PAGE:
Three Tips for Summer Boating

Three easy safety and fishing tips from BoatUS that will help you get safely through the fishing season.

In many parts of the country, people are asking when did spring end and summer begin? Anglers and boaters are taking advantage of the warm weather. But there are definitely weather considerations. Expect daily afternoon thunderstorms. Fishermen should always watch the weather and horizon, even if there’s not a single cloud in the morning. If your boat has mechanical problems, then a storm rolls in, that can become a nasty situation quickly.

Don’t allow the warm weather to let your guard down: The air temperatures may be downright balmy, but deceptively cold waters at certain times of the summer can play havoc. This phenomena is known as coldwater upwellings. The fishing can shutdown when one comes through, and WOW! can it be a pain. Divers not this all too well! It never hurts to have rain gear and extra towels aboard.

Coldwater Upwellings Explained by Rutgers University:

During the summer months, the surface of the ocean near our coast is heated by the sun. This warming causes stratification (warm surface/cold bottom). Typically, winds during our summer months are from the southwest, bringing all that hot humid air up from the Gulf of Mexico. These winds do not blow that surface layer to the northeast, but to the southeast. This 90 degree difference in wind and water current direction is due to the spin put on the water by the earth’s coriolis force (earth’s spin). When the warm surface water is blown offshore, the cold buttom water rises, like a conveyor belt, and hits the beach. This cold water also brings sediment up from the bottom. Phytoplankton (microscopic plants) which float along the surface, used this sediment as food and bloom, causing the water to [sometimes] become green and murky.

Plan on how to get back in the boat: If you accidentally went overboard, do you have a way to get back aboard? You may be surprised how hard this can be–especially if you are alone or haven’t prepared for it. It could be as simple as having a rope with looped foot holds affixed to a cleat that can easily be grabbed from the water.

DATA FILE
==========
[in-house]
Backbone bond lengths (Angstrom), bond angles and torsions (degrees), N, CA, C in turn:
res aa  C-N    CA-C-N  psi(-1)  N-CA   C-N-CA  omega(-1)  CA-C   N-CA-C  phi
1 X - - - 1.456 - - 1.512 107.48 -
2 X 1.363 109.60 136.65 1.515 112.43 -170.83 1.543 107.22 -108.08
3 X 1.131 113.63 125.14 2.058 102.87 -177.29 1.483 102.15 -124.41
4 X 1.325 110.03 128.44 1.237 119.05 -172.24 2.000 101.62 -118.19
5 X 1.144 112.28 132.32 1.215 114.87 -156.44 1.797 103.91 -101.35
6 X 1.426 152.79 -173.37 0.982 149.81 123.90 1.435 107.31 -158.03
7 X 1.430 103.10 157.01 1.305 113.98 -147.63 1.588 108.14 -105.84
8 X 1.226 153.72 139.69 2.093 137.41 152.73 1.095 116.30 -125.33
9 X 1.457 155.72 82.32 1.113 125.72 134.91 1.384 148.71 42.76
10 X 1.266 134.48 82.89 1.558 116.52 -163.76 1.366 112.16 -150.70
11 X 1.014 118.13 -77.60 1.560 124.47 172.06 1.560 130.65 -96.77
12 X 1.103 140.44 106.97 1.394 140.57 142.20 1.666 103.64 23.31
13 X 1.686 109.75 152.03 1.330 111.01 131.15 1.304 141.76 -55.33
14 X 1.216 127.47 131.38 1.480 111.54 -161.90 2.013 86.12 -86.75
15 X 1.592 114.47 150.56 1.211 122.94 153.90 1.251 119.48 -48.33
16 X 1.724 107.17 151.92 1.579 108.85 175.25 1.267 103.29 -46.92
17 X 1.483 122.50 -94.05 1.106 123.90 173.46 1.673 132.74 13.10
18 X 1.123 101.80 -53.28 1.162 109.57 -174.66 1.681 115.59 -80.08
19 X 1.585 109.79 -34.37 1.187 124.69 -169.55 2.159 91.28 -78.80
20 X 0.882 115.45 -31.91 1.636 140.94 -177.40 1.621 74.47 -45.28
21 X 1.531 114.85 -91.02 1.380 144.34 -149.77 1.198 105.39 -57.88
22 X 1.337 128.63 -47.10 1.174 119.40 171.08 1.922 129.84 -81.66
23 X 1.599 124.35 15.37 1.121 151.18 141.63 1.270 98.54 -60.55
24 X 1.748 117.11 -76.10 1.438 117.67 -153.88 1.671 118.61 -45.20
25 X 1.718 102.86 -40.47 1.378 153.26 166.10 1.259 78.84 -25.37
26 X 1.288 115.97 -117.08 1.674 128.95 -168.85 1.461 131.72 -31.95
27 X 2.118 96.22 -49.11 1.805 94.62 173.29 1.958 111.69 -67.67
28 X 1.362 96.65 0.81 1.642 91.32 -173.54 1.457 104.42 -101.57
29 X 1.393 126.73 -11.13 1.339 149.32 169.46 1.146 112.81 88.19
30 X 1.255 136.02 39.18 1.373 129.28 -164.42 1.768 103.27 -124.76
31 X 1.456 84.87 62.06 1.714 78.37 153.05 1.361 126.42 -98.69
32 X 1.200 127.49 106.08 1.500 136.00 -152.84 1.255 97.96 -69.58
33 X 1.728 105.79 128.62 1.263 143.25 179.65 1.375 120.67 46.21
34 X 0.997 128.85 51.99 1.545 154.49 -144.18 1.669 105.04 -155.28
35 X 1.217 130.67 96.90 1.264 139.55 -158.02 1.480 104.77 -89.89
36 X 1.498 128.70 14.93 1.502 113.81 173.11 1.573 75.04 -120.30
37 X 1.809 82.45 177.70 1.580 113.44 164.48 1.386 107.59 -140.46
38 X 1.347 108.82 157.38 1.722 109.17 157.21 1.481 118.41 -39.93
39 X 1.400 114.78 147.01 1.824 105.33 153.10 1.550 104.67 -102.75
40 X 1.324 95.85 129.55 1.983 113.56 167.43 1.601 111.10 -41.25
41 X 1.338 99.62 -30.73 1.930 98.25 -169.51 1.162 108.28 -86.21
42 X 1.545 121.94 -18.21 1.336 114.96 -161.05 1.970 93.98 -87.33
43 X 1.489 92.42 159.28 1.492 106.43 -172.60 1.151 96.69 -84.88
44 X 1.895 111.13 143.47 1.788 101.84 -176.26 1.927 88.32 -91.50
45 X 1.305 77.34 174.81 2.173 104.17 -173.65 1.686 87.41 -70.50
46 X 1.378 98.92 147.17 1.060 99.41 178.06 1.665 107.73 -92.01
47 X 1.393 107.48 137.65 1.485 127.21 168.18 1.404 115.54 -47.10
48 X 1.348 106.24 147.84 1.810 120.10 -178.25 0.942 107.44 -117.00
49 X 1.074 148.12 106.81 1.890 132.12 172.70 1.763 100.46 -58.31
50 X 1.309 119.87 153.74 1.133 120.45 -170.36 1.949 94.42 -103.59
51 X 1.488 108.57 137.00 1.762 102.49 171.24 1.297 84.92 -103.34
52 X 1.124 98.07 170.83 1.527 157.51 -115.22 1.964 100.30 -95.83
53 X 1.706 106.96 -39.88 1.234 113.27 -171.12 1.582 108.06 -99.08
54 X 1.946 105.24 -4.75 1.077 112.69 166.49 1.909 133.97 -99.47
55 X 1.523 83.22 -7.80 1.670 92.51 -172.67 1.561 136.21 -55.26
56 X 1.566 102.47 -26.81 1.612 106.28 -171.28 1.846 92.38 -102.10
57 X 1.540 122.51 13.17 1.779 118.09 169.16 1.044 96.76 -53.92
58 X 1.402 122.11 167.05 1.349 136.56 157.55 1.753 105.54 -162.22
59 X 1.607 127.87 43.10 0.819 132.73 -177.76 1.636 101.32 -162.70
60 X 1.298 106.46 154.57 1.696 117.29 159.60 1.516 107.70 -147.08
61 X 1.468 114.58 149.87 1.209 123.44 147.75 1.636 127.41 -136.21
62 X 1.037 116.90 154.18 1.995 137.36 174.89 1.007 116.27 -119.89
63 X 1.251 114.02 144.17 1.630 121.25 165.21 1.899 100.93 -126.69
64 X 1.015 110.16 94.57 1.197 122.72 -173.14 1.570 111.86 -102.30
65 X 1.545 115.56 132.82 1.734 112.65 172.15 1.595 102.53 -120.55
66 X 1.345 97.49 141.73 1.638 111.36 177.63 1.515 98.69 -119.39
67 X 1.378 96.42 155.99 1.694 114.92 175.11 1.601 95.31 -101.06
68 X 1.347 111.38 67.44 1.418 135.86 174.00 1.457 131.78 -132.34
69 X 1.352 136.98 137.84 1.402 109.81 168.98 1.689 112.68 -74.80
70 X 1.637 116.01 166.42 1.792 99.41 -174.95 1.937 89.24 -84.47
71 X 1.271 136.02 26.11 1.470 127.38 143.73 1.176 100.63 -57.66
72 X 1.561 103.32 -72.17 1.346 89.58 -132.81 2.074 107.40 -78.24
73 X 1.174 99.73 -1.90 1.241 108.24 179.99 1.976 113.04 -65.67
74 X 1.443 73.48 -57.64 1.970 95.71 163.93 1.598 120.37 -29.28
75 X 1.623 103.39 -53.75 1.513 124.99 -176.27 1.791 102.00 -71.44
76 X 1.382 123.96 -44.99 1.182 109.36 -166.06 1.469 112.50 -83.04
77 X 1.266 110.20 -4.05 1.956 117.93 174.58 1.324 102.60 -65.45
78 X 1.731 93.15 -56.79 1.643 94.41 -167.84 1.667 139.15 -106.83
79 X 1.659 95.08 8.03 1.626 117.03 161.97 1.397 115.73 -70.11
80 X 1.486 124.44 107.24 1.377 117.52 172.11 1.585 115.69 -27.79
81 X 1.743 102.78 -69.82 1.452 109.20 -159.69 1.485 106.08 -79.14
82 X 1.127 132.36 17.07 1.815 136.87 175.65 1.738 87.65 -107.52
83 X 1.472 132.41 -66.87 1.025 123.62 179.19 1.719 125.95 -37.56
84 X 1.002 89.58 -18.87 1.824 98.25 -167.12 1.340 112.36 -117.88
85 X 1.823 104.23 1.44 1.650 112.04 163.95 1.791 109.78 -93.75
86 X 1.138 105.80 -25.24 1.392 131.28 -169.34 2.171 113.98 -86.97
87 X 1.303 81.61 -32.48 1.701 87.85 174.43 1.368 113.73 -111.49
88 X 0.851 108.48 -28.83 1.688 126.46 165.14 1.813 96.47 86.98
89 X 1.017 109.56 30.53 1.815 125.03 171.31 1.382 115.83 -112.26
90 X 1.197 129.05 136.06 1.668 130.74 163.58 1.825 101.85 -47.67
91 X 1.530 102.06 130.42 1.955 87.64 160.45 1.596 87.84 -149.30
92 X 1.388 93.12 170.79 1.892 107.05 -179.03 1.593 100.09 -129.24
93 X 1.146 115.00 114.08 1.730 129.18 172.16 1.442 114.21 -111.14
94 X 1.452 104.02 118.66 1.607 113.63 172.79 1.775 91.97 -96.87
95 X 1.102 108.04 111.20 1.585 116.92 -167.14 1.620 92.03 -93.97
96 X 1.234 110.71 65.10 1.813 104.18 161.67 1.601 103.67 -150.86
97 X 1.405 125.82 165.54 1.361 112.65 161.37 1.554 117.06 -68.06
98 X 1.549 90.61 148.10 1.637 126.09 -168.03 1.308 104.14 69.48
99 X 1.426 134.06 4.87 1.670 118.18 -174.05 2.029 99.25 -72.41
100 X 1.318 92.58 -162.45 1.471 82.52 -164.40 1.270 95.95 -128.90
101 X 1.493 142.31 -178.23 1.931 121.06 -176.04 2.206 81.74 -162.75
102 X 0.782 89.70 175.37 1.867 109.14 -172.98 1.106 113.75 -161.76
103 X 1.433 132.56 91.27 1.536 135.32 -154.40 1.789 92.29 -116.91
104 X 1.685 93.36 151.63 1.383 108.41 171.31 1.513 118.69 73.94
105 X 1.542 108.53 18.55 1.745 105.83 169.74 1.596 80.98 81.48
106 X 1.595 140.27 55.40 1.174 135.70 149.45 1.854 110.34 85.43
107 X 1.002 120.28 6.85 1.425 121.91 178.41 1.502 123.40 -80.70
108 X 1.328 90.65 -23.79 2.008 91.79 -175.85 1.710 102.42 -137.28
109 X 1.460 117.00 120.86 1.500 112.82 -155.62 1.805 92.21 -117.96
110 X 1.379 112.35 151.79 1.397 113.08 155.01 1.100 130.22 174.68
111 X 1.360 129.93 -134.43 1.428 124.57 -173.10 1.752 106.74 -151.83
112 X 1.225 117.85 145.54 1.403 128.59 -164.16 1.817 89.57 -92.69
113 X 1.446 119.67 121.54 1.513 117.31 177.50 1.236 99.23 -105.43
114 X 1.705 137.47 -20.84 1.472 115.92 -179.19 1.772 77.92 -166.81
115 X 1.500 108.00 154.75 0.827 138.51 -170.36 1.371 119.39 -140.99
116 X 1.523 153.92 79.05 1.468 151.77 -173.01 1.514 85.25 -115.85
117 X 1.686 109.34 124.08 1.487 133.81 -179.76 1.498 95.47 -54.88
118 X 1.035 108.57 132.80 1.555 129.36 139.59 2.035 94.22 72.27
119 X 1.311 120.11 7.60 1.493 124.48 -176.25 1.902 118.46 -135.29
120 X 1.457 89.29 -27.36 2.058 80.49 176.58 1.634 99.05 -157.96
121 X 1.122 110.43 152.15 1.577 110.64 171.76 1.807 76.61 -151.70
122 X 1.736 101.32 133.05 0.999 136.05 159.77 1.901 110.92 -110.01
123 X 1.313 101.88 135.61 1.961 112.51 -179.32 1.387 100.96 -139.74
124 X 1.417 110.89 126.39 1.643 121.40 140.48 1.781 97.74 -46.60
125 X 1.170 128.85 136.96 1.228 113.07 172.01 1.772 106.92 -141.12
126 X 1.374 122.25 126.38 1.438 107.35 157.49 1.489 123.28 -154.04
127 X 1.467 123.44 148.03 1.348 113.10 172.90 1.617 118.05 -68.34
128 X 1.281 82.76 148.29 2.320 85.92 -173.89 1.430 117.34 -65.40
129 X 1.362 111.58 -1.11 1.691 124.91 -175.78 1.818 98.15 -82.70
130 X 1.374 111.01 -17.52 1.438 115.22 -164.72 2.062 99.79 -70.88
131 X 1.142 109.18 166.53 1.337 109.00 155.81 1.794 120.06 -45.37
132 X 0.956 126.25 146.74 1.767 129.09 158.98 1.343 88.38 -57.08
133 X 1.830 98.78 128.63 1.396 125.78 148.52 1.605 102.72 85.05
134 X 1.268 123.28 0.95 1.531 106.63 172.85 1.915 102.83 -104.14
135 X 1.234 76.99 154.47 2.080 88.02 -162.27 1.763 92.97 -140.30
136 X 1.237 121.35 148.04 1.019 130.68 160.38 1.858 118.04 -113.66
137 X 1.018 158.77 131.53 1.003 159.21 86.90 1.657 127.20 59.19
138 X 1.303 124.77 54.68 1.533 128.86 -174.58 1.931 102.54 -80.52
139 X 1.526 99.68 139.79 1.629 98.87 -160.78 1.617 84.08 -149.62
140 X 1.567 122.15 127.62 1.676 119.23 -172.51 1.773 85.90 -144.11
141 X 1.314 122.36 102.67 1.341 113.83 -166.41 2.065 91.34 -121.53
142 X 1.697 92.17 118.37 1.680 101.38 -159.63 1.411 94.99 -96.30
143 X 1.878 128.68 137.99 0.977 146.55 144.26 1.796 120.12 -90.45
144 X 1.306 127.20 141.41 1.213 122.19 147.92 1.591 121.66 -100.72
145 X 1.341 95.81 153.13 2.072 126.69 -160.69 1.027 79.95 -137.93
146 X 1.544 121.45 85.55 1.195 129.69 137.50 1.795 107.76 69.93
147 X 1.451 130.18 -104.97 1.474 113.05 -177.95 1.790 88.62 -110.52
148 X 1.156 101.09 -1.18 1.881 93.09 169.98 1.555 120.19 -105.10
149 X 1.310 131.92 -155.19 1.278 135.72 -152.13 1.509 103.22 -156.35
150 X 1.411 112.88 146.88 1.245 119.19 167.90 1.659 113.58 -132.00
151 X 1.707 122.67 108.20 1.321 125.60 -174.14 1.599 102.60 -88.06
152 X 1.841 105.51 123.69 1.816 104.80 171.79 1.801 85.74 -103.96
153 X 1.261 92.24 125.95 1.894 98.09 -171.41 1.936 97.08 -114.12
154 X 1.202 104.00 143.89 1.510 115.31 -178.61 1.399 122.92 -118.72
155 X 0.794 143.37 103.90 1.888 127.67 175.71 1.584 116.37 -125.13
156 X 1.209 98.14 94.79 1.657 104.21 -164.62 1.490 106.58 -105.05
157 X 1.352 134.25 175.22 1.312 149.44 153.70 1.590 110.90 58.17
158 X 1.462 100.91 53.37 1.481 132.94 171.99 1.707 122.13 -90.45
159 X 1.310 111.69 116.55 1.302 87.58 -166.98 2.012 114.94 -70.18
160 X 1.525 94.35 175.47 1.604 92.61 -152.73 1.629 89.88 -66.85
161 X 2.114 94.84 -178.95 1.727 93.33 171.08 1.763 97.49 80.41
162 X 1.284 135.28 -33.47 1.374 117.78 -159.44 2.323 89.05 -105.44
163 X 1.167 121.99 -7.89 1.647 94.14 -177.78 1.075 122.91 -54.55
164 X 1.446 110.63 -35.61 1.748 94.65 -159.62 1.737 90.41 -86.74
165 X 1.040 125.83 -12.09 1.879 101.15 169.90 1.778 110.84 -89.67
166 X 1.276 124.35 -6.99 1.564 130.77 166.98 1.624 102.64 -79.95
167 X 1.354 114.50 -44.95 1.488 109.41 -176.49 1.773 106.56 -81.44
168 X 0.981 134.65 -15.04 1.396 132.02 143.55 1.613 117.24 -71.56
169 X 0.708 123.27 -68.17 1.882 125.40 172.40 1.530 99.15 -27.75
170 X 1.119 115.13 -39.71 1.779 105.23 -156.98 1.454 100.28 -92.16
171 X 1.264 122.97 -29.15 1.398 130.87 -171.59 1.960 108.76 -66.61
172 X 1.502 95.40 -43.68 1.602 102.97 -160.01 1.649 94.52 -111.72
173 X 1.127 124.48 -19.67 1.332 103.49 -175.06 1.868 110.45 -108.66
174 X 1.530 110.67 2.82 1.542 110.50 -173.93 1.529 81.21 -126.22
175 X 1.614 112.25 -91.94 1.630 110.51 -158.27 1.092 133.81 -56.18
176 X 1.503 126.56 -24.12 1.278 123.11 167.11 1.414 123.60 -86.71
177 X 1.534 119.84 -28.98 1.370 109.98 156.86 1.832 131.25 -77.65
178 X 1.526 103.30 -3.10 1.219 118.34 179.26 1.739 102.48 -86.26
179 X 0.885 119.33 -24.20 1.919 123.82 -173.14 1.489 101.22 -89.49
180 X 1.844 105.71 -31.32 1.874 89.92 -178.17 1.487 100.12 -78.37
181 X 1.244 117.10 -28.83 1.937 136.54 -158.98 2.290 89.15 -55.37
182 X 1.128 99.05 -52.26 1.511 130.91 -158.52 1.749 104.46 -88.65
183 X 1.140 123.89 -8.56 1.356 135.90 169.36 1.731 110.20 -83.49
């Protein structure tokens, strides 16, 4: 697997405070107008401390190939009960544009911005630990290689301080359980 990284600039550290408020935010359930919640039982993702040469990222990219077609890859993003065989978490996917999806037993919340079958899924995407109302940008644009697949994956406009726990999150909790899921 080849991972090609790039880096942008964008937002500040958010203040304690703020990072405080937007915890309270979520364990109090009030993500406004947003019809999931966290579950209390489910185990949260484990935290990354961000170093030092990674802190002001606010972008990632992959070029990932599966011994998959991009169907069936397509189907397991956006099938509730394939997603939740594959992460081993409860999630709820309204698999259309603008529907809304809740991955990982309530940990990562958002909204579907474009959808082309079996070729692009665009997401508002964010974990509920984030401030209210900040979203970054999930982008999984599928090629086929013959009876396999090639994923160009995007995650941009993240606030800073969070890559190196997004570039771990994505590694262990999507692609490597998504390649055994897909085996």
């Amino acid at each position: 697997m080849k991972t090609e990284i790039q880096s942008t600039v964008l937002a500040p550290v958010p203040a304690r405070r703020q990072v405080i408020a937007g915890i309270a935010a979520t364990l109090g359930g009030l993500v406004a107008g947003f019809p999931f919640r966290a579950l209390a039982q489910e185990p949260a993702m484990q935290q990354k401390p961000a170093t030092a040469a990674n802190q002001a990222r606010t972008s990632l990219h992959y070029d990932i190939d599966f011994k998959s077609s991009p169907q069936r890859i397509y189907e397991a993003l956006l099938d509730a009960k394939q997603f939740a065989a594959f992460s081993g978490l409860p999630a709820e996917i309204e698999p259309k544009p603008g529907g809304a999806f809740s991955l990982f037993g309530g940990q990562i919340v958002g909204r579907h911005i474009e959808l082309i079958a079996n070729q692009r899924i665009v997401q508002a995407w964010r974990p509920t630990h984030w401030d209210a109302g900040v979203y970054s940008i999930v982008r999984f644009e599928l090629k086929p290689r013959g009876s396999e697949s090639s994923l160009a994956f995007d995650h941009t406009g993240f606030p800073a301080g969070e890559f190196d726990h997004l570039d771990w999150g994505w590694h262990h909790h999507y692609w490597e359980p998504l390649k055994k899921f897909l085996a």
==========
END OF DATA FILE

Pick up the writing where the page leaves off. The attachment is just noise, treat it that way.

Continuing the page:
Refresh your memory: Take a boating safety course now from the comfort of your own home. The no-cost BoatUS Foundation Online Boating Safety course, which is designed so that you can stop and then continue at any time, includes videos that demonstrate important safety devices such as flares, shows the rules of the road, how to get help in an emergency, and the best way to fit a life jacket to a child so they will not slip out. Go to BoatUS.org/onlinecourse. It may also help you save money on boat insurance and meet your state’s requirements for boating safety education.

  • P. Chanthavone

    "Plan on how to get back in the boat: If you accidentally went overboard, do you have a way to get back aboard? You may be surprised how hard this can be–especially if you are alone or haven’t prepared for it."
    Great tip :-) The boat and motor needs to stop to prevent further injuries including abandonment. Use the OEM lanyard or Autotether Wireless Lanyard to save yourself.